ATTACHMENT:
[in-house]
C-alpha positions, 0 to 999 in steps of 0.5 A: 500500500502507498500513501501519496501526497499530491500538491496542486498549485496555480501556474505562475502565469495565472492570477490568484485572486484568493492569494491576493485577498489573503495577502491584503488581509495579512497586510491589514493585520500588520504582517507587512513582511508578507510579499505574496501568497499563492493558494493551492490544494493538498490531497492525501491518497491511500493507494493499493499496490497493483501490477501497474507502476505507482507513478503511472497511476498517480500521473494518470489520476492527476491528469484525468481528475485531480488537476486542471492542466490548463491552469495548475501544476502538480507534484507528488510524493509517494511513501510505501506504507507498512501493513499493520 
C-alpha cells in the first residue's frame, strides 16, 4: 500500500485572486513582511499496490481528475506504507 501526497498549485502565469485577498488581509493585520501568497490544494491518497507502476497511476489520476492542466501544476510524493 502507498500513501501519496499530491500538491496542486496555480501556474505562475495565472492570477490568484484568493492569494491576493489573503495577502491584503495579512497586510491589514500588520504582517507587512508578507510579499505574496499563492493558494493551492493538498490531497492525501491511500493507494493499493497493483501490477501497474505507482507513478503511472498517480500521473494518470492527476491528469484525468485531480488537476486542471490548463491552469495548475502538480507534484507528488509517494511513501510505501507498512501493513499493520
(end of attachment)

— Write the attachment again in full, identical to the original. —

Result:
[in-house]
C-alpha positions, 0 to 999 in steps of 0.5 A: 500500500502507498500513501501519496501526497499530491500538491496542486498549485496555480501556474505562475502565469495565472492570477490568484485572486484568493492569494491576493485577498489573503495577502491584503488581509495579512497586510491589514493585520500588520504582517507587512513582511508578507510579499505574496501568497499563492493558494493551492490544494493538498490531497492525501491518497491511500493507494493499493499496490497493483501490477501497474507502476505507482507513478503511472497511476498517480500521473494518470489520476492527476491528469484525468481528475485531480488537476486542471492542466490548463491552469495548475501544476502538480507534484507528488510524493509517494511513501510505501506504507507498512501493513499493520 
C-alpha cells in the first residue's frame, strides 16, 4: 500500500485572486513582511499496490481528475506504507 501526497498549485502565469485577498488581509493585520501568497490544494491518497507502476497511476489520476492542466501544476510524493 502507498500513501501519496499530491500538491496542486496555480501556474505562475495565472492570477490568484484568493492569494491576493489573503495577502491584503495579512497586510491589514500588520504582517507587512508578507510579499505574496499563492493558494493551492493538498490531497492525501491511500493507494493499493497493483501490477501497474505507482507513478503511472498517480500521473494518470492527476491528469484525468485531480488537476486542471490548463491552469495548475502538480507534484507528488509517494511513501510505501507498512501493513499493520